Their perception that they’ve been relegated to an armed-forces version of Siberia is only the tip of the iceberg.
Robert Burns of the Associated Press has been the point man on the ongoing story of the U.S. nuclear launch force’s shortcomings. In one recent development, “missileers” at Malmstrom Air Force Base in Montana are alleged to have cheated on a proficiency exam. Subsequently, reports Global Security Newswire, about half of them
… have had their launch certifications taken away and been pulled off alert duty.… Of the more than 90 launch officers currently implicated in the cheating scandal, 40 missileers were believed directly involved in the misconduct, which involved sharing exam answers by text message. Others allegedly tolerated or facilitated the incidents.
In his most recent piece for the AP, Burns reports that another mole in need of whacking has popped up out of its hole.
In a new twist to a widening tale of ethical lapses in the military, the Navy is investigating cheating allegations against about one-fifth of its trainers at a school for naval nuclear power reactor operators.
… Adm. John Richardson, director of the Navy’s nuclear propulsion program, said an undisclosed number of senior sailors are alleged to have provided test information to their peers. He was not more specific, but one official said the information was shared from the sailors’ home computers, which could be a violation of security rules because information about nuclear reactors operations is classified.
Meanwhile Burns wrote earlier:
Nuclear missile duty has lost its luster in an era dominated by other security threats. It’s rarely the career path of first choice for young officers.
At one point, Secretary of Defense Chuck Hagel wondered aloud: “Do they get bored?” Or as, at the Washington Post, Walter Pincus wrote on February 4:
These young “pocket rocket” officers joined the Air Force to serve their country and ended up being assigned to a four-year military backwater where they feel underappreciated and bored.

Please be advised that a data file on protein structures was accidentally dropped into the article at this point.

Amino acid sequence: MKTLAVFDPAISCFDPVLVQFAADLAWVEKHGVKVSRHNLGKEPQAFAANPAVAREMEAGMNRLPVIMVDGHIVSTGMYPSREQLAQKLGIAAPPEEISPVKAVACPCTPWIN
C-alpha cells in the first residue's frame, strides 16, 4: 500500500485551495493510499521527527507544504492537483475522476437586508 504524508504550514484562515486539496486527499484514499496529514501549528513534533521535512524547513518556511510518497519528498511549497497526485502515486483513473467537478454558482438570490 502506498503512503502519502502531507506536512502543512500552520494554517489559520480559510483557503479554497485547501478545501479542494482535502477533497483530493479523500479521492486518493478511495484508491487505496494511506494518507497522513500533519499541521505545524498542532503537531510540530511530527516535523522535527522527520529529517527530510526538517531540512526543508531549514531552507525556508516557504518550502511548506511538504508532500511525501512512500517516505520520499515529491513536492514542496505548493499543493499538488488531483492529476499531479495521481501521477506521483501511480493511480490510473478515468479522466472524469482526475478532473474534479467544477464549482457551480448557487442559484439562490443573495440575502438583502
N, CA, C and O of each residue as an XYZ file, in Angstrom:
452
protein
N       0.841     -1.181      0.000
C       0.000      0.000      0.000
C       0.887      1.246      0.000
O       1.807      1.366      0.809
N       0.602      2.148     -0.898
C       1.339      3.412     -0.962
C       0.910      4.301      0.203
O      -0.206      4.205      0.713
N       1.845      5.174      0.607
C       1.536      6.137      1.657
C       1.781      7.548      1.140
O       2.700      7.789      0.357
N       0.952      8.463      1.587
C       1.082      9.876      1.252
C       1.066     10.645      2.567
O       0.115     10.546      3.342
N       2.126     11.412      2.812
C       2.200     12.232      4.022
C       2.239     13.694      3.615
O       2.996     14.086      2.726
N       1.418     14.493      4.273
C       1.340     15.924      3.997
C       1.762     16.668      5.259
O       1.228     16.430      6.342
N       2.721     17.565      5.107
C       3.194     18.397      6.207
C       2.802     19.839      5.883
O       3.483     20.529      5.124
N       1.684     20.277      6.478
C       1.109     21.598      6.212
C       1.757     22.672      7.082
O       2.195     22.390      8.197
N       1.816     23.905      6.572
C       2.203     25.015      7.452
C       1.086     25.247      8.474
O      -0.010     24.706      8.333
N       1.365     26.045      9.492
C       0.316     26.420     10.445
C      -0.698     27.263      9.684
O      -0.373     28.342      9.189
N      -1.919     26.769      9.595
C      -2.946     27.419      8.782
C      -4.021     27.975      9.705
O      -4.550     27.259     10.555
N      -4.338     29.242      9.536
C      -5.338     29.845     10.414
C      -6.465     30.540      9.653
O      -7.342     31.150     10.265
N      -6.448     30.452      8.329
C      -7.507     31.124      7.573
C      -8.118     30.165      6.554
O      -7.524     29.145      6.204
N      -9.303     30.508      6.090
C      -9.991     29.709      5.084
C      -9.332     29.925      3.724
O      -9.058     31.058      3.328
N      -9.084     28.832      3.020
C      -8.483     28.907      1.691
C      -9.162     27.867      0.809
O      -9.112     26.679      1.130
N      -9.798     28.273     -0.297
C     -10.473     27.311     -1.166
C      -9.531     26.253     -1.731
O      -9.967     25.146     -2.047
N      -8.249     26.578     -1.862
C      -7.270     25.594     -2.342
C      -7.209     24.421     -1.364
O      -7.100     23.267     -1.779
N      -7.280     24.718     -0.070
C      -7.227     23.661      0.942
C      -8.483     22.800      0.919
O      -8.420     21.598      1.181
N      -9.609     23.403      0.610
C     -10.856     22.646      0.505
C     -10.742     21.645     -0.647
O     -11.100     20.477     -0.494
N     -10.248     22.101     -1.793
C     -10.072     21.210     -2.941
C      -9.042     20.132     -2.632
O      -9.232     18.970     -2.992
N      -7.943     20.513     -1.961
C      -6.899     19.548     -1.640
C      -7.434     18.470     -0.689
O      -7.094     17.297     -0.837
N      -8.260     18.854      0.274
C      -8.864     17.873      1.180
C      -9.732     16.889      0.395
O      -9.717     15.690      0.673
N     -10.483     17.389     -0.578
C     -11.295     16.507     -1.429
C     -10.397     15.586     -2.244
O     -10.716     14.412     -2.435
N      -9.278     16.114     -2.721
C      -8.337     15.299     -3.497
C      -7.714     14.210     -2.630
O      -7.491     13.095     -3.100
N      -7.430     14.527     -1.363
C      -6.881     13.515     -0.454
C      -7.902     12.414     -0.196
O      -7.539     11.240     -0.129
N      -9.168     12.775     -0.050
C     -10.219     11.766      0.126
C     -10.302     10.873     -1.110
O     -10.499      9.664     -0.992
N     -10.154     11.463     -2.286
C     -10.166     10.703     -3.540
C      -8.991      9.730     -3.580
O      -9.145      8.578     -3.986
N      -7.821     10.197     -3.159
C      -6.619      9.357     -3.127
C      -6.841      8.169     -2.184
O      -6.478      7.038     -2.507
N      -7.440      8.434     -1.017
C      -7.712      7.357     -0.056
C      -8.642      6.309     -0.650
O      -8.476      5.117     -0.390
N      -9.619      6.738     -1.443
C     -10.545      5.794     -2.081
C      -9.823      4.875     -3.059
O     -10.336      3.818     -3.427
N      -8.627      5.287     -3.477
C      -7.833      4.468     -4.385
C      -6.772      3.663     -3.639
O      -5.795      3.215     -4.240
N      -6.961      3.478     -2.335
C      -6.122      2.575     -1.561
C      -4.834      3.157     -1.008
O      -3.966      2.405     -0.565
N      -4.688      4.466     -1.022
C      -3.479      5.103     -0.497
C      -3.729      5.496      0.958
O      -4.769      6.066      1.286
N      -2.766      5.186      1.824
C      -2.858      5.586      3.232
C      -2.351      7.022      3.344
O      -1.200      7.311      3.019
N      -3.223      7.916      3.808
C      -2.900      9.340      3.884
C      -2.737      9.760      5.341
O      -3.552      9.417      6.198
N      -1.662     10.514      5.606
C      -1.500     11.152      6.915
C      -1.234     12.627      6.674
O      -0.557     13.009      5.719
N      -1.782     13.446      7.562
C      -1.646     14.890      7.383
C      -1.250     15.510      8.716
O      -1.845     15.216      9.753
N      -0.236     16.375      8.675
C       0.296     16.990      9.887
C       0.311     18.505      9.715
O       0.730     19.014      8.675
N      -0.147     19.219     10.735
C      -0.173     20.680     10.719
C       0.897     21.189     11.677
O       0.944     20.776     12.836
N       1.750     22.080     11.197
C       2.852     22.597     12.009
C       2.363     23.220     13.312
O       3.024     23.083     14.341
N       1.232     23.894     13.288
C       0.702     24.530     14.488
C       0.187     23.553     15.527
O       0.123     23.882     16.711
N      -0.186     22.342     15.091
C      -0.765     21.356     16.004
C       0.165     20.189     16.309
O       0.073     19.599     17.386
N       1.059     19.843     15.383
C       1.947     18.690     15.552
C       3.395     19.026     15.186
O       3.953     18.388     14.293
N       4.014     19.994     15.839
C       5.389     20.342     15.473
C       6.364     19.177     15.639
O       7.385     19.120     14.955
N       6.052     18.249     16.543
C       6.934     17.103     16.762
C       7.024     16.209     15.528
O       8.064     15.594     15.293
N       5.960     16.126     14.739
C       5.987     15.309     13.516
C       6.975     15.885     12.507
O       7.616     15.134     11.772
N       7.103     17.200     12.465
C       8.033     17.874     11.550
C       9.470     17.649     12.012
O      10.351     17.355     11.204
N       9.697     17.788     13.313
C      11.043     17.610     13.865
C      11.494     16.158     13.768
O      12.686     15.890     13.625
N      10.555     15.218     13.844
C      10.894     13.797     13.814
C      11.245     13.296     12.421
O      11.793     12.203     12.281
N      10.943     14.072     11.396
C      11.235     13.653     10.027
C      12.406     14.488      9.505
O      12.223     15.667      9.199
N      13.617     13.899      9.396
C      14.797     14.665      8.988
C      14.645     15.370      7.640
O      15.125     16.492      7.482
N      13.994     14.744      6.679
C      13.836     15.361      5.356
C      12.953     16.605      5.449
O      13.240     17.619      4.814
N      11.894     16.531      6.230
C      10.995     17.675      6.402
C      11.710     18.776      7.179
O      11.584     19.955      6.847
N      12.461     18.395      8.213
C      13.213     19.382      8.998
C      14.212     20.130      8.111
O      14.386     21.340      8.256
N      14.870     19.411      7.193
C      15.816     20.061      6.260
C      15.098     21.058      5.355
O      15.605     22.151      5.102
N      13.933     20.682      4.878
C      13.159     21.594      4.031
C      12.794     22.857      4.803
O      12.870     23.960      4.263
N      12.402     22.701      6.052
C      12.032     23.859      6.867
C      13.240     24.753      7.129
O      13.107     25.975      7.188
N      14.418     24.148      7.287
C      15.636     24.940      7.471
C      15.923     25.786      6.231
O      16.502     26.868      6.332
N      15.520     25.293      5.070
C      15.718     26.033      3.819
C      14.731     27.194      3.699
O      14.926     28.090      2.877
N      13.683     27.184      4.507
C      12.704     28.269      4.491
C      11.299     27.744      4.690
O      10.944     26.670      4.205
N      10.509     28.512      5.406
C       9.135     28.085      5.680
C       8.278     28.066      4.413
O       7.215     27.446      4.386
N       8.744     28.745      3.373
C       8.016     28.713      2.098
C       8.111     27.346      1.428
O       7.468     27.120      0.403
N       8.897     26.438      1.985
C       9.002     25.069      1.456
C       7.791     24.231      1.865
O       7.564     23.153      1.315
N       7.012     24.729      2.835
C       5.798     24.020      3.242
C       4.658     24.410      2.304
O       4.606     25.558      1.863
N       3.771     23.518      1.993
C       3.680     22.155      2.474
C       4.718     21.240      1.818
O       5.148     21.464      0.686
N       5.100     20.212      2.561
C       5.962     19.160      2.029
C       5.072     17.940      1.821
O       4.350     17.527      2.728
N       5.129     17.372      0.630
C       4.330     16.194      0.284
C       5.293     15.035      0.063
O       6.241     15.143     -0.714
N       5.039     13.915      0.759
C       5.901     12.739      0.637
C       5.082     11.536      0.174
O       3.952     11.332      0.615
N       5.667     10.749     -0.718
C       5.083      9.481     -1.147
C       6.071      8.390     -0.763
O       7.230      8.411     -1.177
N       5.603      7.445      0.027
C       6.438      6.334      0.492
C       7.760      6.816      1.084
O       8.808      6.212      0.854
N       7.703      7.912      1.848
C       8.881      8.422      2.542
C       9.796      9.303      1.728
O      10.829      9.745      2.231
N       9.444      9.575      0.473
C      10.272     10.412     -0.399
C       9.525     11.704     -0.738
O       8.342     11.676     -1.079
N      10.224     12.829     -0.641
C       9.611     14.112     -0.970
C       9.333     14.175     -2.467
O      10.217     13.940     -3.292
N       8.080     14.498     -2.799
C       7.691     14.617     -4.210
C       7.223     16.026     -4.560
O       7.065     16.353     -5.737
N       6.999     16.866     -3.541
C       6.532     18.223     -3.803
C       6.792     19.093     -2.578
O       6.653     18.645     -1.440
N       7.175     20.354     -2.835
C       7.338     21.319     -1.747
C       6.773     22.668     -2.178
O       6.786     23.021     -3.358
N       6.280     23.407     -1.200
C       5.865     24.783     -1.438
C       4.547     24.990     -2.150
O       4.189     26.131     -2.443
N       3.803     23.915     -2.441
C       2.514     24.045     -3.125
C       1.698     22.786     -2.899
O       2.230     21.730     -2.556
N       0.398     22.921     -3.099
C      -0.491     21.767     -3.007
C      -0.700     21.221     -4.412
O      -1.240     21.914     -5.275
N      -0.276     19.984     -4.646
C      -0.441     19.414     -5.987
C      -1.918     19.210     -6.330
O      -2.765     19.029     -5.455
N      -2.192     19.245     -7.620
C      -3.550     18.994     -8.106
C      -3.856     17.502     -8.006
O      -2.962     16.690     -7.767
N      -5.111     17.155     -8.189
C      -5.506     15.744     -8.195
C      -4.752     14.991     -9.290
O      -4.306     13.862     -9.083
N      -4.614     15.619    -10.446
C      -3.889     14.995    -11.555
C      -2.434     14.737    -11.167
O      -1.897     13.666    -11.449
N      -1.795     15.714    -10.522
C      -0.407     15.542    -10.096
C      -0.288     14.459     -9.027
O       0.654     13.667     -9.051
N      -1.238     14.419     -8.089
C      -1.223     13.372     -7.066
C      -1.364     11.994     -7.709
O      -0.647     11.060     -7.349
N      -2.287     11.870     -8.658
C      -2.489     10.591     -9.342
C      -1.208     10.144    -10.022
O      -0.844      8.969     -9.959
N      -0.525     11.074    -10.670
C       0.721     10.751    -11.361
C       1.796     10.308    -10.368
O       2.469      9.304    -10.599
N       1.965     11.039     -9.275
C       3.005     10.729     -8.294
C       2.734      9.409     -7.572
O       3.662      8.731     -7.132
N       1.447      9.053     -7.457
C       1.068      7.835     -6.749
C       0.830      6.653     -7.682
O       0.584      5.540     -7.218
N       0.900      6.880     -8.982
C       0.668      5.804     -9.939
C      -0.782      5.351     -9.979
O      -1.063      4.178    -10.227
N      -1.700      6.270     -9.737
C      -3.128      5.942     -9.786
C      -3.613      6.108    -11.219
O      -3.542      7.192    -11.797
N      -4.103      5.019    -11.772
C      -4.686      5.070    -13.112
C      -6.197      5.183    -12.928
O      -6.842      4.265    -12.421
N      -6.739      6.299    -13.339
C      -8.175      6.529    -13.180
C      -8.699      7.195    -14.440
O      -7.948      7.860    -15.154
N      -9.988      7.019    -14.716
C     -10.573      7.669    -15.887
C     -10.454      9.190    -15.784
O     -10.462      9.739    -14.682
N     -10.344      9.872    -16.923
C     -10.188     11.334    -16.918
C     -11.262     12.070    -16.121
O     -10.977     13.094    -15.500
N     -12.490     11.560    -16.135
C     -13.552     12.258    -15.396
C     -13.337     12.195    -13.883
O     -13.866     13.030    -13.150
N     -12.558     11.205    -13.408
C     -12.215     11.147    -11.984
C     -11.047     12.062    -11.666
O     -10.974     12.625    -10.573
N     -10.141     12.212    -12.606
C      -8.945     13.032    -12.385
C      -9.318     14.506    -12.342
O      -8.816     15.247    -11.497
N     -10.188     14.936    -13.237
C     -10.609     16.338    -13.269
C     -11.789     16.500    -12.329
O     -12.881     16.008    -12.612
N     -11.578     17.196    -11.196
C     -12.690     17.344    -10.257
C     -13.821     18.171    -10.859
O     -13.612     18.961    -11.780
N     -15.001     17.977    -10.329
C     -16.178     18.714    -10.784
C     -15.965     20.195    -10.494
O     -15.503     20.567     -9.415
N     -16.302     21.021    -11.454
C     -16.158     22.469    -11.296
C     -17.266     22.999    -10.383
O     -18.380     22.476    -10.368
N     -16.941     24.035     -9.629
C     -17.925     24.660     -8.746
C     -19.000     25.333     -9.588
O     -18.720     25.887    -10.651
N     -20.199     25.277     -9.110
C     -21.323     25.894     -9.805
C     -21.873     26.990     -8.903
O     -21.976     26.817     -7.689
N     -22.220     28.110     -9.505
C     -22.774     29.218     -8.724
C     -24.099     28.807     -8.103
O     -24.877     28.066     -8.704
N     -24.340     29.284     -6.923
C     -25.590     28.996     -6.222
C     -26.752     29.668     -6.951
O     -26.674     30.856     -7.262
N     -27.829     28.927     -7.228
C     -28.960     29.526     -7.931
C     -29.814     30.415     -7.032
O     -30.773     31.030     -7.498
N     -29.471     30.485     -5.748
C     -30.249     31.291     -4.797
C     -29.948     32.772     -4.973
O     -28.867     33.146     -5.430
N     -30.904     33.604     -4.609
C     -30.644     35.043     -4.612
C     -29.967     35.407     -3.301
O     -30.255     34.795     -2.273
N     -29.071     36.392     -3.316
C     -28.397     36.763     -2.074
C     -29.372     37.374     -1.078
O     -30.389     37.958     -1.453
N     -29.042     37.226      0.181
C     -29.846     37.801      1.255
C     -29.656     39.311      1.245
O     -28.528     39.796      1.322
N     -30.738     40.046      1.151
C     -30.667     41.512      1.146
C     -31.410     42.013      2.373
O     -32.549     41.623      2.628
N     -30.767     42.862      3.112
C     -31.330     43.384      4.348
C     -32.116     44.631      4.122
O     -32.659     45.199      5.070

They’re told what they’re doing is vital and necessary, although their own service treats them as second-rate colleagues while it dotes on and promotes those piloting aircraft.
But Pincus prefaced that with a passage that provides us with a glimpse into the psyche of a missileer.
It’s not stress, drugs or cheating on proficiency tests that’s the problem for about 550 Air Force officers who serve 24-hour shifts in capsules 60 feet underground. They’re waiting — as their predecessors have done for 50 years — to launch nuclear-tipped intercontinental ballistic missiles.
The real cause of their difficulties is their “mission”: to be ready to turn keys and press buttons on a moment’s notice in response to an attack that no one really expects will ever come.
Or, to make it even more explicit, what may have the missileers down is that the odds they will be called upon to initiate a launch sequence have been drastically reduced. In other words, I’m not a psychotherapist, but many of them may believe that their big chance to play a pivotal role in history (by, well, ending it, but that’s another story) has, for all intents and purposes, gone by the boards.
Pity the poor missileer? While some of us are less sanguine about the prospects for an enduring silence in the missile silos, the source of their depression ― frustration that they can’t set the damn things off ― should be a cause for celebration for the rest of us.
Cross-posted from the Foreign Policy in Focus blog Focal Points.